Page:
Introduction to Home Design Software
Given the popularity of HGTV, coupled with the ongoing do-it-yourself home-improvement boom pioneered by stores such as Home Depot and Lowe's, home design software is still popular. However, according to an article in The Wall Street Journal, and gauging by many user reviews we read at Amazon.com, visualizing your own kitchen remodeling by using design software isn't as easy as popping the disc into your computer. Reviewers tested home design software to determine how easy it is to draw a room layout, reposition a roof, or experiment with door and window placement. Owner-written reviews posted at Amazon.com are especially helpful in determining how well the various software packages work for users of differing skill levels. We also checked for reviews at Consumer Reports magazine, but editors have not yet covered home design software.
Once produced by Broderbund software, Total 3D Home, Landscape & Deck Premium Suite (*est. $40) is now sold by Individual software. We found lots of miserable owner-written reviews at Amazon.com for this version, and for all the earlier versions as well. Owners report system crashes and freezes, and pretty much every review we found complains about ease of use -- walls move around, cabinetry refuses to stay on the right wall, the only ceiling option is flat, and textures don't work correctly. Another version of Total 3D software also originally published by Broderbund, called 3D Home Architect Home & Landscape Deluxe Suite Version 9 (*est. $40), is now produced by Punch! and published by Encore. It gets equally miserable ratings for its design tools.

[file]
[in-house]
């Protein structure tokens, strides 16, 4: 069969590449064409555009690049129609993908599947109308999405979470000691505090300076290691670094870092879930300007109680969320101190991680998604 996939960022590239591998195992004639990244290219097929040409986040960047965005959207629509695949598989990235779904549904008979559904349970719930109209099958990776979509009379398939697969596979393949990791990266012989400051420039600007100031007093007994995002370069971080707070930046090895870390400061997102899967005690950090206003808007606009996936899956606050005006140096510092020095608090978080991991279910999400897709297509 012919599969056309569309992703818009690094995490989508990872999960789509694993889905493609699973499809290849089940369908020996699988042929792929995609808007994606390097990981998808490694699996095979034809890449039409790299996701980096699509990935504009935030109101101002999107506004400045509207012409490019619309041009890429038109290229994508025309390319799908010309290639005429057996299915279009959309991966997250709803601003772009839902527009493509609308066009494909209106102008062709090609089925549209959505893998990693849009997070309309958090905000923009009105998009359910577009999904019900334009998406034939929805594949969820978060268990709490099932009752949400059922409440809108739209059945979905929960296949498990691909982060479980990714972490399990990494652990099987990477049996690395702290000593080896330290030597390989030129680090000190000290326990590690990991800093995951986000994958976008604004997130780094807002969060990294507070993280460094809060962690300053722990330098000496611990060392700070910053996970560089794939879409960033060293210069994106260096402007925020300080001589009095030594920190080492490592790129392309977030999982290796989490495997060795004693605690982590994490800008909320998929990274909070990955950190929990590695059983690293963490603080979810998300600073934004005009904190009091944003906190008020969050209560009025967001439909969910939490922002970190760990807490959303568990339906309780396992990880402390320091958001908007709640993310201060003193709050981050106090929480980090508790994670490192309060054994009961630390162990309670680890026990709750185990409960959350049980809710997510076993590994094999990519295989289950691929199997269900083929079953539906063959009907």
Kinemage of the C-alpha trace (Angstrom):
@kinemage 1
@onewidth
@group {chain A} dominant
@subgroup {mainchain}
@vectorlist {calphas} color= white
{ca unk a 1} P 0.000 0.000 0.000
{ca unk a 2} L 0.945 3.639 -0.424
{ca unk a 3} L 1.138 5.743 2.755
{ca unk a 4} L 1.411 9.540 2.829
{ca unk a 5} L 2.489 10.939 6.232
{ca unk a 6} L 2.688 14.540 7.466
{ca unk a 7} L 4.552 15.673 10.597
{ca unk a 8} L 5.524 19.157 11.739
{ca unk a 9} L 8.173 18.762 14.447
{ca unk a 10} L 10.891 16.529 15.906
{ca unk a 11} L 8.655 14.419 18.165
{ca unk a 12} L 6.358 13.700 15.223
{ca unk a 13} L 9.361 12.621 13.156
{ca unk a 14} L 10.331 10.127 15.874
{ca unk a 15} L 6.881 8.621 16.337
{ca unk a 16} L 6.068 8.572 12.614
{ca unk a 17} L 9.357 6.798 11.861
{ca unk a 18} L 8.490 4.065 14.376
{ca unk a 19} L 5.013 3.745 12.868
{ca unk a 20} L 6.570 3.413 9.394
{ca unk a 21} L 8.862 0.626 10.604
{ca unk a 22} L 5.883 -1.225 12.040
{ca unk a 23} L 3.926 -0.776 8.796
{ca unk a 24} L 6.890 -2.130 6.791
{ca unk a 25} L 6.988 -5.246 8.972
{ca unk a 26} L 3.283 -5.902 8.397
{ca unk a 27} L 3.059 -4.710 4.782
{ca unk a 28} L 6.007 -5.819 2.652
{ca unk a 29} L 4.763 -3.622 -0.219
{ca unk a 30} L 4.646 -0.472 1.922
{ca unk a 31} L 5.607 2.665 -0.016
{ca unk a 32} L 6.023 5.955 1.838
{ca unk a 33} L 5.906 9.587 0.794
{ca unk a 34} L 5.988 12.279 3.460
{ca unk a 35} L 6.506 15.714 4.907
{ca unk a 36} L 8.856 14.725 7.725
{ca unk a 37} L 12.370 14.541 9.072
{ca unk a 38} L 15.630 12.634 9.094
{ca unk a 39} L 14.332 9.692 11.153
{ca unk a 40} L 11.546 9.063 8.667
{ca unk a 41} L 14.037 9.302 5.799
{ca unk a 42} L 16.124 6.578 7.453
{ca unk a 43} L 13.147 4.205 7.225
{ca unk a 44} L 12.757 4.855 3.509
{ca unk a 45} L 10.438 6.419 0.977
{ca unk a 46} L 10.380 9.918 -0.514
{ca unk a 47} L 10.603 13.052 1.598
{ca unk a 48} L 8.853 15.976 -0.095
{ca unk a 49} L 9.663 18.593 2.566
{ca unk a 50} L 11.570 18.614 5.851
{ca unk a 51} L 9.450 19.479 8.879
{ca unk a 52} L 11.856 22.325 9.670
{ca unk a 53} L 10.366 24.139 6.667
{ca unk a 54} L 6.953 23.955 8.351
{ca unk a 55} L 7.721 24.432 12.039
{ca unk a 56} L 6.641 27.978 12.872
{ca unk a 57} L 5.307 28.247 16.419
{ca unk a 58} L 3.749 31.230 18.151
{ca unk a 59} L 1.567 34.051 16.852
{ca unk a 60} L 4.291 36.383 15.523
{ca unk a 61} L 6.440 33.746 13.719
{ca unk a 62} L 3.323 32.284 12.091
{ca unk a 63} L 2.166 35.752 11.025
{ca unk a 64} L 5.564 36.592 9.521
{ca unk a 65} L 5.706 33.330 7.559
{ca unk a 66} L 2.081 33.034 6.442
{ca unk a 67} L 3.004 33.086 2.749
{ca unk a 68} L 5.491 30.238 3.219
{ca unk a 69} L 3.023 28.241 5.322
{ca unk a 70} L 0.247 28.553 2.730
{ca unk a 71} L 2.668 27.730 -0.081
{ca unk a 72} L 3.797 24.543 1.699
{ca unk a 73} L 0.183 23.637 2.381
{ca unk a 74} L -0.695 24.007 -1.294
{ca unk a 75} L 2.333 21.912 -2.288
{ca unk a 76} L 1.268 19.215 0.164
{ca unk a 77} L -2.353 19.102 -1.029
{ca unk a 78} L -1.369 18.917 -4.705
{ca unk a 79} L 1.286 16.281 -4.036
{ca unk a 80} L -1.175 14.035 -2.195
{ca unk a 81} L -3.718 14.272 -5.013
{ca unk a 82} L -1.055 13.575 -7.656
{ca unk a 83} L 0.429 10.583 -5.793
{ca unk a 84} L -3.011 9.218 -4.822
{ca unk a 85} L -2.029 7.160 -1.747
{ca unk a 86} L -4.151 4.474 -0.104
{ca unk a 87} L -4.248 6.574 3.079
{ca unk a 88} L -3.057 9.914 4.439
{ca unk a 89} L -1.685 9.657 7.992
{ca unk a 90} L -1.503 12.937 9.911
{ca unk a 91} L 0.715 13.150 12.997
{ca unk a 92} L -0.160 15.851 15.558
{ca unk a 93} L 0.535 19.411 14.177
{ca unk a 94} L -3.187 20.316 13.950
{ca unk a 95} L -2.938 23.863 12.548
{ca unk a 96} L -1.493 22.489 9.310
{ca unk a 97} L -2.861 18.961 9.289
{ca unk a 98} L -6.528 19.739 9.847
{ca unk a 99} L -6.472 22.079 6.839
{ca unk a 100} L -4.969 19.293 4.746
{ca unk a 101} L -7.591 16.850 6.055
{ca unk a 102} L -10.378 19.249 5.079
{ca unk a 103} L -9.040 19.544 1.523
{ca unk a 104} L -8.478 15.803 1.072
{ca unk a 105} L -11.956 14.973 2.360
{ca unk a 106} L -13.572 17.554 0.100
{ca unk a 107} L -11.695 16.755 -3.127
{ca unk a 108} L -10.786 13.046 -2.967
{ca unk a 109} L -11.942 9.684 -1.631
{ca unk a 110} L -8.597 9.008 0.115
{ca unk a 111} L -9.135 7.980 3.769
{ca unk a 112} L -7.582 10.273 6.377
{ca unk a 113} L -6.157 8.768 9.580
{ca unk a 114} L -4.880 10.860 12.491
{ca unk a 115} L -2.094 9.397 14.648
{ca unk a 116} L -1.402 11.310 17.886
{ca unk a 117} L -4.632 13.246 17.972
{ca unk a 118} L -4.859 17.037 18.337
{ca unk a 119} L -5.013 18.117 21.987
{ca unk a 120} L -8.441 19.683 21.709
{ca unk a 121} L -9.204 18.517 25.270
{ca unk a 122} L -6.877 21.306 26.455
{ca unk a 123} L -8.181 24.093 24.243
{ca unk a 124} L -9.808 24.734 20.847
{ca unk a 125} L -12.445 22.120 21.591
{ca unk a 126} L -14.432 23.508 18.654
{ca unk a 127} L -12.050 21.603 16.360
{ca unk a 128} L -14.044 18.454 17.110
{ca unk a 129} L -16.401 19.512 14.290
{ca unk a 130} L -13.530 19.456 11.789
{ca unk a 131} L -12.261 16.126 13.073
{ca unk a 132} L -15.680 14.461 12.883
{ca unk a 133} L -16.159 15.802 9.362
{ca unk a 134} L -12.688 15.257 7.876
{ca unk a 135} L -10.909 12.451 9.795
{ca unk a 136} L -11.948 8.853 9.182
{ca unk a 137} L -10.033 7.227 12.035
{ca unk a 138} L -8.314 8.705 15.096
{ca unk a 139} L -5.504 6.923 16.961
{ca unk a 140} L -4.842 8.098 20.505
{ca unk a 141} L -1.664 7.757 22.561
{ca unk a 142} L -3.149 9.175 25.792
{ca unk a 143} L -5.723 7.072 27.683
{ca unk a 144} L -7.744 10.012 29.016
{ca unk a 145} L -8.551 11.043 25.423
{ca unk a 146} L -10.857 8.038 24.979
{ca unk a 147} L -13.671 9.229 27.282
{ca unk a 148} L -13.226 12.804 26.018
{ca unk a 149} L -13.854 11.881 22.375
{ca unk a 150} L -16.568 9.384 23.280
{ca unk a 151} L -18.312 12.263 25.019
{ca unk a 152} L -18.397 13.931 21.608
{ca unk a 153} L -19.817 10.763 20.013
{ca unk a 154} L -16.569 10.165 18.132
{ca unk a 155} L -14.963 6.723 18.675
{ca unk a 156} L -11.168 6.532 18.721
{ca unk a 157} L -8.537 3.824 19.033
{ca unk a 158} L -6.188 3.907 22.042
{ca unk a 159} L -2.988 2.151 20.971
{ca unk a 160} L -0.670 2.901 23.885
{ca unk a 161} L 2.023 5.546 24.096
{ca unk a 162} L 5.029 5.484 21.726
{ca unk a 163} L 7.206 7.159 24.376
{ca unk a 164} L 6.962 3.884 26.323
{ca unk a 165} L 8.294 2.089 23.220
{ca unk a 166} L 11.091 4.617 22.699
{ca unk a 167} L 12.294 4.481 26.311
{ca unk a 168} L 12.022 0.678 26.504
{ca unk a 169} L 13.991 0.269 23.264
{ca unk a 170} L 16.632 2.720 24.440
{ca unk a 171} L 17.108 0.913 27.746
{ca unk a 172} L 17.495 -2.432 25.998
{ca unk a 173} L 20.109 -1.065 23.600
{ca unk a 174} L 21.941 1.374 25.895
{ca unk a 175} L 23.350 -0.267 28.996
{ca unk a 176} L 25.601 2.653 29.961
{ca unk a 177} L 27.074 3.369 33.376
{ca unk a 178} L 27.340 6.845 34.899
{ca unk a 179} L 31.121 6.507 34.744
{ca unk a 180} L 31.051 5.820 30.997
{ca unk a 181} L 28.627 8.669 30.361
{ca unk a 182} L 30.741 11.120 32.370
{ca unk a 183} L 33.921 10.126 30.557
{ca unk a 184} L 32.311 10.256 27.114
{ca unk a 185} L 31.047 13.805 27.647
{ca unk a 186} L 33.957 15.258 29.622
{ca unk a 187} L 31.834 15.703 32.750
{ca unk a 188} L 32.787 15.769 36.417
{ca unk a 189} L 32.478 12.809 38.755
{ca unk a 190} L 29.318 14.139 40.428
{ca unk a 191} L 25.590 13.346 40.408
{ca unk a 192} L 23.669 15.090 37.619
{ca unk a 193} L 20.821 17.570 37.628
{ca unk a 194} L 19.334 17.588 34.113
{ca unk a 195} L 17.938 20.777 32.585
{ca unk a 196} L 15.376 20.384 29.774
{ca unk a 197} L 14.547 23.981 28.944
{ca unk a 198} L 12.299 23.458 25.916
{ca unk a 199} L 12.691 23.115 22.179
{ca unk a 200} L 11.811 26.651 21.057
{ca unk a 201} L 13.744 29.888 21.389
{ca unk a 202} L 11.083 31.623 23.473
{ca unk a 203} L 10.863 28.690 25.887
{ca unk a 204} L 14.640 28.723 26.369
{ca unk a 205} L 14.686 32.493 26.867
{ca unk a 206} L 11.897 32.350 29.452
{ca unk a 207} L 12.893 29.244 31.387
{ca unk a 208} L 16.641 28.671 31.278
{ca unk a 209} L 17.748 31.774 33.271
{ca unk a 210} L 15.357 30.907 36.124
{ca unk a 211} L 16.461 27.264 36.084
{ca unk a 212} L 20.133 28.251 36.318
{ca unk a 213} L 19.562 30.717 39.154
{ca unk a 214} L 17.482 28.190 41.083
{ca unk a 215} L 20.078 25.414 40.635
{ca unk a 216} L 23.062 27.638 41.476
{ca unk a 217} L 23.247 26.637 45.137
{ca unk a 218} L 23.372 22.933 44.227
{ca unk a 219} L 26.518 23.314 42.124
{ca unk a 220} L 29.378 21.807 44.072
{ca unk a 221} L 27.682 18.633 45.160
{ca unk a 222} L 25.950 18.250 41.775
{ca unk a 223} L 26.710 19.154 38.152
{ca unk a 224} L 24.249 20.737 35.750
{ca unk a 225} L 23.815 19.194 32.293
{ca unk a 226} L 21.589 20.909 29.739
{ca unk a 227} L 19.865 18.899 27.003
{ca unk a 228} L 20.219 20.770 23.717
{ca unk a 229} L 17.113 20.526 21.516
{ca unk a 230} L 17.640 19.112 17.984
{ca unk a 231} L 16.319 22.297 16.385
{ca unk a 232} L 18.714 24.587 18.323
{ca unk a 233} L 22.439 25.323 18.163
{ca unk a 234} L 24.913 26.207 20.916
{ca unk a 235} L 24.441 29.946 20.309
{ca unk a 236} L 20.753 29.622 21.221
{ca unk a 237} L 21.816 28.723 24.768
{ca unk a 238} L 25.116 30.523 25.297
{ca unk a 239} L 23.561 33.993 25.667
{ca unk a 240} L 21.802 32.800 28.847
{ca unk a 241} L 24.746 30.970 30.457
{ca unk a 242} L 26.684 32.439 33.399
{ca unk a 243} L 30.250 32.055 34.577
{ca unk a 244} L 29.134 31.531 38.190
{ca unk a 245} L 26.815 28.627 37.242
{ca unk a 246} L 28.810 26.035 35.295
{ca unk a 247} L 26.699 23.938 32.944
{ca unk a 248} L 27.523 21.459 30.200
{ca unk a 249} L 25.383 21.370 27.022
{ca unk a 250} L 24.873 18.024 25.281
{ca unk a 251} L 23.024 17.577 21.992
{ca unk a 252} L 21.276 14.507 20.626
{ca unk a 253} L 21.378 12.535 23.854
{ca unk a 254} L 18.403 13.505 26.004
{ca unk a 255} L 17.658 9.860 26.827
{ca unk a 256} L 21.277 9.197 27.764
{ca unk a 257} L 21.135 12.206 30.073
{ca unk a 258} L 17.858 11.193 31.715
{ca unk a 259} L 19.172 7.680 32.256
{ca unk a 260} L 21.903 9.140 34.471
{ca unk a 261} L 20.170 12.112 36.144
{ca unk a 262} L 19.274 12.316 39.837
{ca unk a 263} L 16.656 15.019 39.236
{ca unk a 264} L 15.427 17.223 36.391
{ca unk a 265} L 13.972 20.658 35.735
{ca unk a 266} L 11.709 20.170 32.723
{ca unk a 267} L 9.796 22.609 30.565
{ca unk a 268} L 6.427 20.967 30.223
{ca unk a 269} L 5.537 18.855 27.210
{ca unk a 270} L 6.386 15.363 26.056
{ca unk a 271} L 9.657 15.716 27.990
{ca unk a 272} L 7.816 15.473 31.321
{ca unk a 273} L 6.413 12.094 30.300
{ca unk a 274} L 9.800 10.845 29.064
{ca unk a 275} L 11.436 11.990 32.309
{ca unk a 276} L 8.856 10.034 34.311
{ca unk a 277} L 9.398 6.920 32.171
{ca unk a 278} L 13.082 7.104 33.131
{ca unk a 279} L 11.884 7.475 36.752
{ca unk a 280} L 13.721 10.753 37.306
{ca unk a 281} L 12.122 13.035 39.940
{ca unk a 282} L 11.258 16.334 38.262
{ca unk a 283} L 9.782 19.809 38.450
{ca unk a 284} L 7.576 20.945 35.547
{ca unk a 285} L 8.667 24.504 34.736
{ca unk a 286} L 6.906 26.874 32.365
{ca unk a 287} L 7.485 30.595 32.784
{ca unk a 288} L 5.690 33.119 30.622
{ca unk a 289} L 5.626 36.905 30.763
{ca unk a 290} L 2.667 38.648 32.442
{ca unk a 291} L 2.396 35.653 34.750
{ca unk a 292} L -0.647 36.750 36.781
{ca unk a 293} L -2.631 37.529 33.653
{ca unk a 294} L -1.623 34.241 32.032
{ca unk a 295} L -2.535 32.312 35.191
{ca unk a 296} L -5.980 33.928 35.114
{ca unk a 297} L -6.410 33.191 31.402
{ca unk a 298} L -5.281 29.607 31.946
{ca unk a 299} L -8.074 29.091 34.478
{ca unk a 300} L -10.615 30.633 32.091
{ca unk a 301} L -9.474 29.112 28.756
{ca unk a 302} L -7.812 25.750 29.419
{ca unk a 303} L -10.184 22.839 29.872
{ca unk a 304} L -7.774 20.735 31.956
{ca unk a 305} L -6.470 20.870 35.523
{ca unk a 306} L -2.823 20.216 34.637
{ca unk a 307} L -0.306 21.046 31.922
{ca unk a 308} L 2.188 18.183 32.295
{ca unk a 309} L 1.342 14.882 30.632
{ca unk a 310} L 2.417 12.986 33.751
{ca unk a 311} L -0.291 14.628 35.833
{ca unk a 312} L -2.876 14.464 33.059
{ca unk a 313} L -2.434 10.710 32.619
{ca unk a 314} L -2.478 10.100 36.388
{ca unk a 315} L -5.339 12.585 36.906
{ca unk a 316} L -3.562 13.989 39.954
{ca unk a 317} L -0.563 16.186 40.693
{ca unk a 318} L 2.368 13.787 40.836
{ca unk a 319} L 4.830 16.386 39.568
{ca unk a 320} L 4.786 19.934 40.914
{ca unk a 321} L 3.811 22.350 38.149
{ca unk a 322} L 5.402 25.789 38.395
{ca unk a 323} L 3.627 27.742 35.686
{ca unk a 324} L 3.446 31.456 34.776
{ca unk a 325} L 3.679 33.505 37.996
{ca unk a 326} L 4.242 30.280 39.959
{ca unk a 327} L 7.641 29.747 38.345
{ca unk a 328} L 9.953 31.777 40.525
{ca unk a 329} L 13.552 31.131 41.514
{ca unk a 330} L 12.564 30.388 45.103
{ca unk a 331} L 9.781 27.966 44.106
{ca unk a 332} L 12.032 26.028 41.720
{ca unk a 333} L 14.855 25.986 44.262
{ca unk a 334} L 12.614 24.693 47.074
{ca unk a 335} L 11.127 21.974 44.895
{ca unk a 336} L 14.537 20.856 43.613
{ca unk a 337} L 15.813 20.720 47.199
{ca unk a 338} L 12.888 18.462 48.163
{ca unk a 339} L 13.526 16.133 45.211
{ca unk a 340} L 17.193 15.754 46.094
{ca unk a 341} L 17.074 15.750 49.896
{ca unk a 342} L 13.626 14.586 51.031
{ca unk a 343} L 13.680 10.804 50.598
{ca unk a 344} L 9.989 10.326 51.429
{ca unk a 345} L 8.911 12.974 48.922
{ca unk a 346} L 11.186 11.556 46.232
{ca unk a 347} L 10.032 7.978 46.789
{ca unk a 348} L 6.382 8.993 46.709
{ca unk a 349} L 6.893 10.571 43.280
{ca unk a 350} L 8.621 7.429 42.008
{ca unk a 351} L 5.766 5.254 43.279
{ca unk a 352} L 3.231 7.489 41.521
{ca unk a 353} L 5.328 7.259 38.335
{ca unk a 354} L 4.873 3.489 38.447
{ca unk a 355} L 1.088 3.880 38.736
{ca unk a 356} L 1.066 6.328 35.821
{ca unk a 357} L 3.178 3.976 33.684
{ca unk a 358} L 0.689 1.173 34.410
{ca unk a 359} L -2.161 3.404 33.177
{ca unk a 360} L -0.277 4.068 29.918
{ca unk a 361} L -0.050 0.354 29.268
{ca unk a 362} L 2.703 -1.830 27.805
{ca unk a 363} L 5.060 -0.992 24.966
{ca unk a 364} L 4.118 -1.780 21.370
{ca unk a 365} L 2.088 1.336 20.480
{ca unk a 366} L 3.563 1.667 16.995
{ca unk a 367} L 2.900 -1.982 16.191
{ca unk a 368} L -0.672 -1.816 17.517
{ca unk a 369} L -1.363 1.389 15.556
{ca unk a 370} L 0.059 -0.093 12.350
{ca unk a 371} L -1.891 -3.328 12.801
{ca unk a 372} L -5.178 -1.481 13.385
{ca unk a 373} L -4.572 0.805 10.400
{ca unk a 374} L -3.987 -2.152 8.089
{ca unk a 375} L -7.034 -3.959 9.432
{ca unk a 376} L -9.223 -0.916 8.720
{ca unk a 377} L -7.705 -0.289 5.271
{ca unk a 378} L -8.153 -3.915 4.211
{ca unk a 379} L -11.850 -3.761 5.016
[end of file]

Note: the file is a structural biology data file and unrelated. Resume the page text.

Although the Total 3D Home Design and 3D Home Architect series are inexpensive, we found much better reviews for other software, including Better Homes and Gardens Home Designer Suite 8.0 (*est. $100) for those looking for something fun and relatively easy to use. Punch! Professional Home Design Suite Platinum Version 12 (*est. $95) is also a good option for those who want something more sophisticated (with a steeper learning curve). If you don't want to spend so much, consider experimenting with free software like Google SketchUp, which will help give you a sense of whether you want to invest in better $80 to $100 software.